Israeli forces hit targets within Syria. Damascus calls the violation a declaration of war.
For the second time in two days elements of the Israeli Air Force have struck targets close to the Syrian capital Damascus. The strikes were audible to the civilian population in the ancient city.
The targets were believed to have been Syrian Army research centres, although it is not known if these were the extent of the strikes, or if there were more to follow. Syria’s deputy Foreign Minister has called the attacks a declaration of war, although there are no indications that the Syrian military, already heavily engaged in counter offensives against rebels, have started to deploy units in readiness for a counter strike against Israel.
This is not the first time Israel has attached targets within Syria. In 2008 a suspected nuclear research site in Syria was struck, and Israel recently attacked what it claimed were arms conveys en route to supply Islamists groups operating in Lebanon. Israel has also attacked site in Gaza and Sinai, most notably tunnels used by the Hamas authorities to circumvent the blockade jointly imposed by Egypt and Israel.
This paper suspects that the targets struck yesterday and today were involved in the manufacture and stockpiling of chemical weapons. Both regime and rebel forces have accused the other of deploying the banned weapons. Soil samples tested by the British Porter Down Facility confirmed that sarin nerve agent have been used in recent weeks. Symptoms displayed by victims seem to lend weight to the accusations. The US government had previously called the proven deployment of chemical weapons to be a ‘red line’ point, at wish the US would be forced to act. The White House has given no hint as to whether or not it plans to intervene, instead saying that it is awaiting its own confirmation.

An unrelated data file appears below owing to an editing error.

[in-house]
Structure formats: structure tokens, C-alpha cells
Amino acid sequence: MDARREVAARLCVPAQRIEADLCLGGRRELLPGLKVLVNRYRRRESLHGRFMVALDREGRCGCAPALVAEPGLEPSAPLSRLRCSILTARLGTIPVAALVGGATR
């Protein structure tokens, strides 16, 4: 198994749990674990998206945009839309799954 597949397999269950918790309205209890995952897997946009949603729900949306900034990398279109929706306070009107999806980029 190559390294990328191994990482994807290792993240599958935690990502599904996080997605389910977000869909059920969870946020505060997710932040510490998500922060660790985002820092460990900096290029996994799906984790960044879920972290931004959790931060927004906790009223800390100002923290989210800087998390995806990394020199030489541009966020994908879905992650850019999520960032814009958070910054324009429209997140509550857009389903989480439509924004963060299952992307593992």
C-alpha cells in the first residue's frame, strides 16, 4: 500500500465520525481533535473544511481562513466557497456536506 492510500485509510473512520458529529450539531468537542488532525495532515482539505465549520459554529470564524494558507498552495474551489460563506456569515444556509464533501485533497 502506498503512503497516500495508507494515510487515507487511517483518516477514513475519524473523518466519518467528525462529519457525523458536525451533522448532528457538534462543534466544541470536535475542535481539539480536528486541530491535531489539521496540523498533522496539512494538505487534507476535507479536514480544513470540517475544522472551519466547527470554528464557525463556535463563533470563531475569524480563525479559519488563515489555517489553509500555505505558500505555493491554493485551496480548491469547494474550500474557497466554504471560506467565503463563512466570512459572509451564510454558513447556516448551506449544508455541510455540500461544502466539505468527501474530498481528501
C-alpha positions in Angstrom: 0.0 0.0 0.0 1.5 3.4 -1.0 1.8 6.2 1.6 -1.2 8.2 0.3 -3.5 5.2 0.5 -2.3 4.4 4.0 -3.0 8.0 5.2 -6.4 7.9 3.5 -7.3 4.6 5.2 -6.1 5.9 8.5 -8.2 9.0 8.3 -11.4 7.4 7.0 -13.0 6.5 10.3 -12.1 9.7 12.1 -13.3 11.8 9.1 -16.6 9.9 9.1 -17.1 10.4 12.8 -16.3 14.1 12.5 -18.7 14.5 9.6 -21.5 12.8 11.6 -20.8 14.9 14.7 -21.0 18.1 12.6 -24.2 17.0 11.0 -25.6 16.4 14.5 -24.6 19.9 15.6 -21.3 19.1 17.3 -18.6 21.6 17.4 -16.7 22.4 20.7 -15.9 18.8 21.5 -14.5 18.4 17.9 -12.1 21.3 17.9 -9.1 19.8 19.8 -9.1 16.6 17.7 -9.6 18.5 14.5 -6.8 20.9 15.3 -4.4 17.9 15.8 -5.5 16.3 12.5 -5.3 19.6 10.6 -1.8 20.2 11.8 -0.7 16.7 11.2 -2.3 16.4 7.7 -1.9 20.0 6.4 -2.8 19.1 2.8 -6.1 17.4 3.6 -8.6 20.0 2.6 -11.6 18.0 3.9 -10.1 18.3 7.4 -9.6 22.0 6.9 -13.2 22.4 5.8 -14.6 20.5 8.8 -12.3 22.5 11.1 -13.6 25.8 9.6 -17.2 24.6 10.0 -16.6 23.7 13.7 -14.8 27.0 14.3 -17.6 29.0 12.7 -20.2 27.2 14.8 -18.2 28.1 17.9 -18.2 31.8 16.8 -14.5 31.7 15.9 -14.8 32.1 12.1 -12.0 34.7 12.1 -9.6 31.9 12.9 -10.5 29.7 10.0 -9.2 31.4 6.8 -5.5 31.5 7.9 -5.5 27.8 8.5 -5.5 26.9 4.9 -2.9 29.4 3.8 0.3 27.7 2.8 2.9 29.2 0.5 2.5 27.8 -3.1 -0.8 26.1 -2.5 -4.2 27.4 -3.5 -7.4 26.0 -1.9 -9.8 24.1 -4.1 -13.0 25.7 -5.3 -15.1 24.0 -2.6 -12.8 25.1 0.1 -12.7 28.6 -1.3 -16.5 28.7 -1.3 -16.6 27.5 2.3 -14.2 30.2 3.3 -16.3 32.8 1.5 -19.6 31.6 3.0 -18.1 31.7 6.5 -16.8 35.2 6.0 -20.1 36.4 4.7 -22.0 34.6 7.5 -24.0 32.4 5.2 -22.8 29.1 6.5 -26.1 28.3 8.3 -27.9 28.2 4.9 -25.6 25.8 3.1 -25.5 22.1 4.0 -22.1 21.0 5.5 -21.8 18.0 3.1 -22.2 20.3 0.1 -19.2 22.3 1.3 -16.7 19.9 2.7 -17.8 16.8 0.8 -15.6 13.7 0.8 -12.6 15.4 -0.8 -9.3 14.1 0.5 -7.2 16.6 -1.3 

For Israel, the conflict in Syria is an especially difficult security dilemma. Its northern front has been its quietest for forty years. Assad had made no moves to provoke Israel, nor has there been any concerted effort to reclaim the Golan Heights. Israel has no love for Assad, but are keenly aware that there is no clear successor to the Ba’athist regime. If the government in Damascus collapses, Syria would turn into a supersized Lebanon, awash with weapons and foreign islamists and jihadists.
The strikes in Syria are most likely an attempt to destroy parts of Syria’s chemical weapons arsenal before they fall into rebel hands. Prime Minister Netanyahu has ordered Iron Dome anti missile batteries be deployed in Israel’s north, but is still planning to carry out his trip to China.